With the help of the Entomology and Nematology Student Organization (ENSO) the Bee Biology & Research Unit is getting beautified! The Apiary at HBREL's Bee Unit hosts numerous activities over the course of the year. They annually host the 4-H summer camp, tours for homeschool groups, Santa Fe courses, UF elective courses and of course the Principles of Entomology labs. The clean-up is scheduled for later in the month, and we hope to post some before and after photos.
Need to name that bug? A host of experts are available to help Floridians identify any insect or related arthropod. If a mystery creature has six or more legs, the UF Insect ID Lab is the place to call.
ABOVE: Another exotic bug is spreading fast in northern and central Florida! The kudzu bug, Megacopta cribraria, was first detected in the US in northern Georgia in late 2009. It made its way into north Florida by March 2012, and by October was already found in 16 Florida counties. It represents a new insect family (Plataspidae) for the US, a relative of the stink bugs. Check out the Featured Creatures article and the March 2013 issue of the Florida Entomologist for more information.
Lyle Buss is the Insect ID Lab manager.
Think it might be a nematode problem? The Nematode Assay Laboratory serves Florida and other states by providing nematode assay and expert advice regarding nematode management.
The Florida Nematode Assay Laboratory is hosting its first Doctor of Plant Medicine intern this semester, Lisbeth Espinoza Lozano. The internship provides hands-on experience with nematode soil and root assays, experimental design, setup, and evaluation of nematode management trials, as well as an introduction to molecular nematode identification. The internship is open to DPM students during all semesters and can be customized to fit the intern’s class and work schedules.
ABOVE: Lisbeth Espinoza (left) and Lisa Valencia (right) breaking down an evaluation for biological control options of Heterodera glycines.
The Florida Nematode Assay Laboratory will be hosting a nematode identification workshop for extension specialists and industry professionals June 27th and 28th. The workshop will focus on common nematode extraction methods as well as provide a basic background in the identification of the most commonly encountered plant-parasitic nematode genera in Florida.
Crow WT, Luc JE, Sekora NS, Pang W. 2013. Interaction between Belonolaimus longicaudatus and Helicotylenchus pseudorobustus on bermudagrass and seashore paspalum hosts. Journal of Nematology 45: 17-20.
Gill HK, McSorley R. 2012. Methods for sampling soil surface arthropods in bush beans: Which one is the best? Proceedings of the Florida State Horticultural Society 125: 192-195.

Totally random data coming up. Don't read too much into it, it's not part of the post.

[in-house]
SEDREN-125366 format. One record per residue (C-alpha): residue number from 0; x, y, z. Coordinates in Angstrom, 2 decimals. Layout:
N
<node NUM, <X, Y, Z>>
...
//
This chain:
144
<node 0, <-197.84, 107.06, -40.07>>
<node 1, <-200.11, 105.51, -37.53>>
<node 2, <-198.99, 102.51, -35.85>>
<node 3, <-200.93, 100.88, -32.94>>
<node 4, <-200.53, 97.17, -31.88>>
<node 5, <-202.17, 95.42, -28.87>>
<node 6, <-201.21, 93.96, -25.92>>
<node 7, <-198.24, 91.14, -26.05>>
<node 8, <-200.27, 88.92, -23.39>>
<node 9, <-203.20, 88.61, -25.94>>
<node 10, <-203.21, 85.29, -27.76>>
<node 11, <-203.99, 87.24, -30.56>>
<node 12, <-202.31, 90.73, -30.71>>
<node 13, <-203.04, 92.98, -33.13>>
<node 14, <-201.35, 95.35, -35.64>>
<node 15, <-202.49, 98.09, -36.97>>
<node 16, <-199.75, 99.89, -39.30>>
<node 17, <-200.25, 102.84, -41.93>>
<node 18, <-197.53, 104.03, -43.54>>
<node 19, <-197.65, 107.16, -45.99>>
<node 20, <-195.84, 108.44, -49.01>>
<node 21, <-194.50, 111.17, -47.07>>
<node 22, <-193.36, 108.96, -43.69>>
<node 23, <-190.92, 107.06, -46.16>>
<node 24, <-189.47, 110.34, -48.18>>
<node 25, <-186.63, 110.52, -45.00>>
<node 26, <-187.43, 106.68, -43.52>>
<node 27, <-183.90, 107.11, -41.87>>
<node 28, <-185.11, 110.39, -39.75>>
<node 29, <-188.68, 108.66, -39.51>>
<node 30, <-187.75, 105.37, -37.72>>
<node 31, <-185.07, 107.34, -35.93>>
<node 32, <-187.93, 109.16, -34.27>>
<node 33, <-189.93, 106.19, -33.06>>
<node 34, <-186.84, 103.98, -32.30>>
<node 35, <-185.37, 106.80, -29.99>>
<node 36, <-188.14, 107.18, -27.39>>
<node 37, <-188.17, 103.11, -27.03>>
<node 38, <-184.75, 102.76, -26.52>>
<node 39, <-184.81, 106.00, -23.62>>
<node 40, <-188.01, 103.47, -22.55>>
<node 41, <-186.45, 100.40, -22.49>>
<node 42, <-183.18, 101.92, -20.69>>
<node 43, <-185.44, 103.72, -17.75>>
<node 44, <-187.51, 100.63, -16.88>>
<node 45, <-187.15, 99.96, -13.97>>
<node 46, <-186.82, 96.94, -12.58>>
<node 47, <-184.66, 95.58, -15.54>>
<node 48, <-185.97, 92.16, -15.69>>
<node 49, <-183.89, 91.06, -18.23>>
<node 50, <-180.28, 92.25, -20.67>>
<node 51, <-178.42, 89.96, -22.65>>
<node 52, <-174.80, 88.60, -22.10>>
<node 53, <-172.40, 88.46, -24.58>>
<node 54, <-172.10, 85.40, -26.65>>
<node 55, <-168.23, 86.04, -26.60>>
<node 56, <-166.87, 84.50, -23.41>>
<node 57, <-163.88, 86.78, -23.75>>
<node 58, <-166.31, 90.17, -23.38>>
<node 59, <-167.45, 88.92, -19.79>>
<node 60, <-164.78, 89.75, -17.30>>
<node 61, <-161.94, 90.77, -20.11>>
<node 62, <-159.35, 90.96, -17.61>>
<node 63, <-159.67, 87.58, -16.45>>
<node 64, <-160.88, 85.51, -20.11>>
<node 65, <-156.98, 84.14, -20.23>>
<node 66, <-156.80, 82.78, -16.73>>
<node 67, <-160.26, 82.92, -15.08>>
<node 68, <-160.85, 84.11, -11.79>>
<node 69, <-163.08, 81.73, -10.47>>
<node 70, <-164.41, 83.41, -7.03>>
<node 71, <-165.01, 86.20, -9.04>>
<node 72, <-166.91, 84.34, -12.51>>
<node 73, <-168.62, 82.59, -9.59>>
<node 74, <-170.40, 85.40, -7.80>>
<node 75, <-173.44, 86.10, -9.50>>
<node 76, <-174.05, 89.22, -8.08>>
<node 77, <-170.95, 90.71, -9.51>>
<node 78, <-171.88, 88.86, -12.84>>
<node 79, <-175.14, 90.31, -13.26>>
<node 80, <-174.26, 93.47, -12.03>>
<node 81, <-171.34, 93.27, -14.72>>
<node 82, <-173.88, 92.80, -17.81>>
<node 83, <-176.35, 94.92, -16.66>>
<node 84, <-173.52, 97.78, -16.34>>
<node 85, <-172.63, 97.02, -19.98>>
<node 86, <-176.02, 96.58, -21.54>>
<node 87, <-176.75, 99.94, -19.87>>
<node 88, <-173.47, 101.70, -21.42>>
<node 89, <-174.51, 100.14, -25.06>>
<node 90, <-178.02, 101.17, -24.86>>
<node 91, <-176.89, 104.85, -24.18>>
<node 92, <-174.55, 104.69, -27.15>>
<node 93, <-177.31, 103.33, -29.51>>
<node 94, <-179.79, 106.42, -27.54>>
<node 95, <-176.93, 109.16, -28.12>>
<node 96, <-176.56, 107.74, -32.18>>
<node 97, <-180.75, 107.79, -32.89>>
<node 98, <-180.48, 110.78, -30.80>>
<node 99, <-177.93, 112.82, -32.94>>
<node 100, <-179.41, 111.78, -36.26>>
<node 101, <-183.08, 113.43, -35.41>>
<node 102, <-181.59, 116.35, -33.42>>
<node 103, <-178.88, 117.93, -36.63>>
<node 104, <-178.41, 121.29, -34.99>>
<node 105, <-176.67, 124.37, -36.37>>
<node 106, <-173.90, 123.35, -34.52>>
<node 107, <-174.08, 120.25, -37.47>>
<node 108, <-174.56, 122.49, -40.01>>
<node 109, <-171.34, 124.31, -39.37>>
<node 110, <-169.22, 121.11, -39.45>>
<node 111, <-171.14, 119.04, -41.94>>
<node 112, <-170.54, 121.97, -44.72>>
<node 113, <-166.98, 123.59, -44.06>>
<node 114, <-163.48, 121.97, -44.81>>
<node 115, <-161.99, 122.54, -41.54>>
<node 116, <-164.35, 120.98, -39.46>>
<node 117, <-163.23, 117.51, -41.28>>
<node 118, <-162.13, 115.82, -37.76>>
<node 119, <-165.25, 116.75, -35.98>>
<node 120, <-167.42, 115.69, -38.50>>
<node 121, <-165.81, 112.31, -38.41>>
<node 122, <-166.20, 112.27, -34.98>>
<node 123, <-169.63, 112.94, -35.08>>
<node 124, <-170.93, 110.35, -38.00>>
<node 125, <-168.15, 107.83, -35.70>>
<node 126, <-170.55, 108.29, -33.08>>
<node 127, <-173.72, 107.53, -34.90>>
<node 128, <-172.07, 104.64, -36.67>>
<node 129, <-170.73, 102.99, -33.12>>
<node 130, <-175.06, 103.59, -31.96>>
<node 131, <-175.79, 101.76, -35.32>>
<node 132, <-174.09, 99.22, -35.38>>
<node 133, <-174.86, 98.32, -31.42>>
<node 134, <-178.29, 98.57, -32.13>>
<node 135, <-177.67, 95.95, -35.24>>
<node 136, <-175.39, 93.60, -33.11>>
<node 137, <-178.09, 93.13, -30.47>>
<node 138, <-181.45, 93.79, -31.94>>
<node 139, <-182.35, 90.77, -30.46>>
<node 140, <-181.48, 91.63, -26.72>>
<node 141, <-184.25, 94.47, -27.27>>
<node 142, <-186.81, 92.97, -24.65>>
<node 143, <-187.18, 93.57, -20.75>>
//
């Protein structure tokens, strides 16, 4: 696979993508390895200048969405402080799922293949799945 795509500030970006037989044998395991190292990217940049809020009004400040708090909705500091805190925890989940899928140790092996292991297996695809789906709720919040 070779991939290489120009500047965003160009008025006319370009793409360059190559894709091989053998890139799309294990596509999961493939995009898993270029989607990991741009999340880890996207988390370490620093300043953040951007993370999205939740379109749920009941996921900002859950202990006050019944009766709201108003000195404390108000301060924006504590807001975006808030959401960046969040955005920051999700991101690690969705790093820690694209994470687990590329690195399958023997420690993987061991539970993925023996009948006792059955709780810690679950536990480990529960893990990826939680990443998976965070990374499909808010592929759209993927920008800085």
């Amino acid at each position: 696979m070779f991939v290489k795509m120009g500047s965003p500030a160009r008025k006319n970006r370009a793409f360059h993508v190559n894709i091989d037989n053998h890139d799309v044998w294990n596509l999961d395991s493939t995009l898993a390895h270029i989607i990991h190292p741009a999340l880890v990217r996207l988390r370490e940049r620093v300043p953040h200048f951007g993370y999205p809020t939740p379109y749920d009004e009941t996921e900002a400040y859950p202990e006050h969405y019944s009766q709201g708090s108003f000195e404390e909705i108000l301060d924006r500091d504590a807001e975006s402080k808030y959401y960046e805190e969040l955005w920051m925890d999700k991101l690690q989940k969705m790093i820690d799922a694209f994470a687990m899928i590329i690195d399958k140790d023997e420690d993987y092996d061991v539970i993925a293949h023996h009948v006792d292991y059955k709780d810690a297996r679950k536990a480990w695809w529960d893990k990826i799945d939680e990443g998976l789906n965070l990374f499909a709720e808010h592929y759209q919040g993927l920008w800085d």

El-Shesheny I, Hajeri S, El-Hawary I, Gowda S, Killiny N. (2013) Silencing abnormal wing disc gene of the Asian citrus psyllid, Diaphorina citri disrupts adult wing development and increases nymph mortality. PLoS ONE 8: e65392. doi:10.1371/journal.pone.0065392
Halbert SE, Wu Y, Eigenbrode SD. 2013. Metopolophium festucae cerealium (Hemiptera: Aphididae), a new addition to the aphid fauna of North America. Insecta Mundi 301: 1-6.
Koppenhofer AM, Latin R, McGraw BA, Brosnan JT, Crow WT. 2013. Integrated pest management. pp. 933-1006. In: Stier JC et al. (eds). Turfgrass: Biology, Use, and Management. American Society of Agronomy, Madison, WI.
Mann RS, Rouseff RL, Smoot J, Rao CN, Meyer WL, Lapointe SL, Robbins PS, Cha D, Linn C, Webster FX, Tiwari S, Stelinski LL. 2013. Chemical and behavioral analysis of the cuticular hydrocarbons from Asian citrus psyllid, Diaphorina citri. Insect Science 20: 367-378.
Mascarin GM, Quintela ED, Da Silva EG, Arthurs SP. (2013) Precision micro-spray tower for application of entomopathogens. BioAssay.
Qureshi JA, Kostyk BC, Stansly PA. 2012. Registered and Experimental Insecticides for Control of Asian Citrus Psyllid and Citrus Leafminer on Mature Orange Trees. Proceedings of the Florida State Horticultural Society 125: 92-97.
Qureshi JA, Khan AA, Jones M, Stansly PA. 2013. Management of Asian citrus psyllid in organic citrus groves. Citrus Industry 94: 6-10.
Stansly PA, Roka F. 2013. Economics of HLB vector control and foliar nutrition. Citrus Industry 94: 6-9.
Zettel Nalen CM, Allan SA, Becnel JJ, Kaufman PE. 2013. Oviposition substrate selection by Florida mosquitoes in response to pathogen-infected conspecific larvae. Journal of Vector Ecology 38: 182-187.
New on Featured Creatures:
Do you have a favorite creature? Learn how to make it into a Featured Creature!
granulate cutworm, Feltia subterranea (Fabricius) Author: John L. Capinera, Entomology and Nematology Department, University of Florida.